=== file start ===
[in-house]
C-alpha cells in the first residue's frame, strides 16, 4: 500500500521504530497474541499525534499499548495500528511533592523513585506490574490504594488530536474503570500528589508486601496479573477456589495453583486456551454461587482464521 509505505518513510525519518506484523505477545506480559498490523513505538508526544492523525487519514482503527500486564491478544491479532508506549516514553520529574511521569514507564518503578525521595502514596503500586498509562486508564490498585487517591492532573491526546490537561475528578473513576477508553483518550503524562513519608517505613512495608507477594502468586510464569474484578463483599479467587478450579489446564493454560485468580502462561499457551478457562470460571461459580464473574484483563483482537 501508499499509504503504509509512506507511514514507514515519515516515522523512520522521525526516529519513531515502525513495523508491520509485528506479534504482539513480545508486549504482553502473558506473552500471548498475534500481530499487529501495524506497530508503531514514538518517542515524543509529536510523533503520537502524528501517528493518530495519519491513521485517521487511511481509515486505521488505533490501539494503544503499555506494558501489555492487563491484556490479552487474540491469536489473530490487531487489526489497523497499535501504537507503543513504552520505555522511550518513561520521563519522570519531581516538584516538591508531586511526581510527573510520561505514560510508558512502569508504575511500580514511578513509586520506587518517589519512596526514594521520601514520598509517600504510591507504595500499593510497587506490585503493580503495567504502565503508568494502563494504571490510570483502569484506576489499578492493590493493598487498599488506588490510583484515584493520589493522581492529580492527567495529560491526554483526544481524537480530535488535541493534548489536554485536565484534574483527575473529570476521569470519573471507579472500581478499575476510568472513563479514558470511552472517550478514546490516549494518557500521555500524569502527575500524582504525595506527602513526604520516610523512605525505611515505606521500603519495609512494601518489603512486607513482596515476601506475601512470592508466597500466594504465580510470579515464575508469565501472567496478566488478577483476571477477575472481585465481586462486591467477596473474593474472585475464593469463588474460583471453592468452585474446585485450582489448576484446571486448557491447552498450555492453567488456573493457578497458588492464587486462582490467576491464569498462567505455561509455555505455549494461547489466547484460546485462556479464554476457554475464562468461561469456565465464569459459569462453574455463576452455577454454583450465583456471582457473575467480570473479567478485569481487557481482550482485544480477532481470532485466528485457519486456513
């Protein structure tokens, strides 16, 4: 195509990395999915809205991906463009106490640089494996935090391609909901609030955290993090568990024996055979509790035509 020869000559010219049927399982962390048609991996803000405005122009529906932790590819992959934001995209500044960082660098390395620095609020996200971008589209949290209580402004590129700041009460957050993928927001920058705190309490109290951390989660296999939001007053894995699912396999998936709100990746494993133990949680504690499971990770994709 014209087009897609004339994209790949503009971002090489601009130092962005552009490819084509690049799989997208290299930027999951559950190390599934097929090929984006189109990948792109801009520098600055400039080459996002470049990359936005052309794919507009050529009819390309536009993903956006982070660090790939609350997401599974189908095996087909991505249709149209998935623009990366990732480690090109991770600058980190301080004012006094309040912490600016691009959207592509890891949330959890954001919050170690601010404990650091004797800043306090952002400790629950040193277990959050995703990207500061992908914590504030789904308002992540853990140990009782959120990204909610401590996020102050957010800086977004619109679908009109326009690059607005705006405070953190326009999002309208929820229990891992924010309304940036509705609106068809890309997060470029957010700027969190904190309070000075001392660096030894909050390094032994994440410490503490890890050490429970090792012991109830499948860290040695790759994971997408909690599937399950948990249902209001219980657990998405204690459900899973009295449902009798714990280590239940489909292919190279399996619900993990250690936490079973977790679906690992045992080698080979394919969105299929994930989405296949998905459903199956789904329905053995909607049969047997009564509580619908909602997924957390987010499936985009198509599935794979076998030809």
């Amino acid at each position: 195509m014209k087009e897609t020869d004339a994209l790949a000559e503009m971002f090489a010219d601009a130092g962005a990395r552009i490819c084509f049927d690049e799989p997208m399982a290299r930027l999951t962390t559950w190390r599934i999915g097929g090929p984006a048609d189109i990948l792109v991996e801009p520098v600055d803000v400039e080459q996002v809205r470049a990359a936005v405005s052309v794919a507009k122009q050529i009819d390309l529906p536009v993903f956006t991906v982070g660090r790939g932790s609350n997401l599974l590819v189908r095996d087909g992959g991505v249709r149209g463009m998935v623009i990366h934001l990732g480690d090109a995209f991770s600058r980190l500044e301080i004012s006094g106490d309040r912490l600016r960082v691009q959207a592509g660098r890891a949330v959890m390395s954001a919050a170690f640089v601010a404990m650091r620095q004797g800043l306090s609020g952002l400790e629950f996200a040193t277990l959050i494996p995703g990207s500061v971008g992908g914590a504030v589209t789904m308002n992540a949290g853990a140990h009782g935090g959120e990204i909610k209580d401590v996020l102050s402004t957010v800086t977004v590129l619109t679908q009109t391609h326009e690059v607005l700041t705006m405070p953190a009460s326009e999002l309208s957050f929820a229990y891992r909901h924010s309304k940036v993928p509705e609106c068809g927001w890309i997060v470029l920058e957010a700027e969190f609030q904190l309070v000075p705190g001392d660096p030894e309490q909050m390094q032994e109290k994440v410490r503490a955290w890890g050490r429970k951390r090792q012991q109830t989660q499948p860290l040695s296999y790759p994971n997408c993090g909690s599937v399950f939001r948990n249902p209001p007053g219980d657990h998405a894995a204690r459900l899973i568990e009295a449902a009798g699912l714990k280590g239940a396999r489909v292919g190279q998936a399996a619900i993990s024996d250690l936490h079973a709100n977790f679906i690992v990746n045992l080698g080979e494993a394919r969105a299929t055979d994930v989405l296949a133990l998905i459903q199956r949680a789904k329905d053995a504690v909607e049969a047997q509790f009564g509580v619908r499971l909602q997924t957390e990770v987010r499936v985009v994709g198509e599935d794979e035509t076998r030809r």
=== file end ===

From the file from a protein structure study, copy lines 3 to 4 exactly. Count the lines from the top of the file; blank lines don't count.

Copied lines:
């Protein structure tokens, strides 16, 4: 195509990395999915809205991906463009106490640089494996935090391609909901609030955290993090568990024996055979509790035509 020869000559010219049927399982962390048609991996803000405005122009529906932790590819992959934001995209500044960082660098390395620095609020996200971008589209949290209580402004590129700041009460957050993928927001920058705190309490109290951390989660296999939001007053894995699912396999998936709100990746494993133990949680504690499971990770994709 014209087009897609004339994209790949503009971002090489601009130092962005552009490819084509690049799989997208290299930027999951559950190390599934097929090929984006189109990948792109801009520098600055400039080459996002470049990359936005052309794919507009050529009819390309536009993903956006982070660090790939609350997401599974189908095996087909991505249709149209998935623009990366990732480690090109991770600058980190301080004012006094309040912490600016691009959207592509890891949330959890954001919050170690601010404990650091004797800043306090952002400790629950040193277990959050995703990207500061992908914590504030789904308002992540853990140990009782959120990204909610401590996020102050957010800086977004619109679908009109326009690059607005705006405070953190326009999002309208929820229990891992924010309304940036509705609106068809890309997060470029957010700027969190904190309070000075001392660096030894909050390094032994994440410490503490890890050490429970090792012991109830499948860290040695790759994971997408909690599937399950948990249902209001219980657990998405204690459900899973009295449902009798714990280590239940489909292919190279399996619900993990250690936490079973977790679906690992045992080698080979394919969105299929994930989405296949998905459903199956789904329905053995909607049969047997009564509580619908909602997924957390987010499936985009198509599935794979076998030809």
């Amino acid at each position: 195509m014209k087009e897609t020869d004339a994209l790949a000559e503009m971002f090489a010219d601009a130092g962005a990395r552009i490819c084509f049927d690049e799989p997208m399982a290299r930027l999951t962390t559950w190390r599934i999915g097929g090929p984006a048609d189109i990948l792109v991996e801009p520098v600055d803000v400039e080459q996002v809205r470049a990359a936005v405005s052309v794919a507009k122009q050529i009819d390309l529906p536009v993903f956006t991906v982070g660090r790939g932790s609350n997401l599974l590819v189908r095996d087909g992959g991505v249709r149209g463009m998935v623009i990366h934001l990732g480690d090109a995209f991770s600058r980190l500044e301080i004012s006094g106490d309040r912490l600016r960082v691009q959207a592509g660098r890891a949330v959890m390395s954001a919050a170690f640089v601010a404990m650091r620095q004797g800043l306090s609020g952002l400790e629950f996200a040193t277990l959050i494996p995703g990207s500061v971008g992908g914590a504030v589209t789904m308002n992540a949290g853990a140990h009782g935090g959120e990204i909610k209580d401590v996020l102050s402004t957010v800086t977004v590129l619109t679908q009109t391609h326009e690059v607005l700041t705006m405070p953190a009460s326009e999002l309208s957050f929820a229990y891992r909901h924010s309304k940036v993928p509705e609106c068809g927001w890309i997060v470029l920058e957010a700027e969190f609030q904190l309070v000075p705190g001392d660096p030894e309490q909050m390094q032994e109290k994440v410490r503490a955290w890890g050490r429970k951390r090792q012991q109830t989660q499948p860290l040695s296999y790759p994971n997408c993090g909690s599937v399950f939001r948990n249902p209001p007053g219980d657990h998405a894995a204690r459900l899973i568990e009295a449902a009798g699912l714990k280590g239940a396999r489909v292919g190279q998936a399996a619900i993990s024996d250690l936490h079973a709100n977790f679906i690992v990746n045992l080698g080979e494993a394919r969105a299929t055979d994930v989405l296949a133990l998905i459903q199956r949680a789904k329905d053995a504690v909607e049969a047997q509790f009564g509580v619908r499971l909602q997924t957390e990770v987010r499936v985009v994709g198509e599935d794979e035509t076998r030809r």